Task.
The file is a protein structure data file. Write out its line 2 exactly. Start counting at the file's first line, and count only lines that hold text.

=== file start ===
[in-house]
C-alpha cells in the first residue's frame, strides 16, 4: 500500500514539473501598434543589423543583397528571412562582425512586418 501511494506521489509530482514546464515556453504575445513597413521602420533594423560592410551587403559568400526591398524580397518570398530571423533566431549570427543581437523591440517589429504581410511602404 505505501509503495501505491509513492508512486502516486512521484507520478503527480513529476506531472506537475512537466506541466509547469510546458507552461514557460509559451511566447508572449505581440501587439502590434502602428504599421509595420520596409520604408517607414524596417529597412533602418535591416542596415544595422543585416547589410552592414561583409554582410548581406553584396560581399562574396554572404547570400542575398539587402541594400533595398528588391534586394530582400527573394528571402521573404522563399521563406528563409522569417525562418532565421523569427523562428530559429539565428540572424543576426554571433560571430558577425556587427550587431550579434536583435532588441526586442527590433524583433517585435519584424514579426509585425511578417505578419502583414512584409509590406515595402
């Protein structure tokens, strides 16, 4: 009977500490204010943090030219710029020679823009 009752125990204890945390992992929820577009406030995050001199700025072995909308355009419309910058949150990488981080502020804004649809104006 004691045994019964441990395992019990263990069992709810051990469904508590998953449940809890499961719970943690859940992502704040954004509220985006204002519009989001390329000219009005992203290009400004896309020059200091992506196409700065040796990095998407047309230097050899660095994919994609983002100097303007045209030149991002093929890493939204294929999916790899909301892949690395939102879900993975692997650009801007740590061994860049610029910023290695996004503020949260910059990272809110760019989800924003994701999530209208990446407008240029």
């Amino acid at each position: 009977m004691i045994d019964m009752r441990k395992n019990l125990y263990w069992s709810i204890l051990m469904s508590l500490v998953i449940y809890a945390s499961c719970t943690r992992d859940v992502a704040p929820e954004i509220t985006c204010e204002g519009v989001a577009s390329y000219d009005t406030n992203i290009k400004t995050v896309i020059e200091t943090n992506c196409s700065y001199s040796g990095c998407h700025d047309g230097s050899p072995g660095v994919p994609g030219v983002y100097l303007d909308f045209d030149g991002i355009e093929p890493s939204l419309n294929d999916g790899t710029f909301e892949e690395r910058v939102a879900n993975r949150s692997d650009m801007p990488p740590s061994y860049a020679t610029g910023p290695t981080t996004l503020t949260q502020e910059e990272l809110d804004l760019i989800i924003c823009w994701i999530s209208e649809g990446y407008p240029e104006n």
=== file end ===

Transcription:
C-alpha cells in the first residue's frame, strides 16, 4: 500500500514539473501598434543589423543583397528571412562582425512586418 501511494506521489509530482514546464515556453504575445513597413521602420533594423560592410551587403559568400526591398524580397518570398530571423533566431549570427543581437523591440517589429504581410511602404 505505501509503495501505491509513492508512486502516486512521484507520478503527480513529476506531472506537475512537466506541466509547469510546458507552461514557460509559451511566447508572449505581440501587439502590434502602428504599421509595420520596409520604408517607414524596417529597412533602418535591416542596415544595422543585416547589410552592414561583409554582410548581406553584396560581399562574396554572404547570400542575398539587402541594400533595398528588391534586394530582400527573394528571402521573404522563399521563406528563409522569417525562418532565421523569427523562428530559429539565428540572424543576426554571433560571430558577425556587427550587431550579434536583435532588441526586442527590433524583433517585435519584424514579426509585425511578417505578419502583414512584409509590406515595402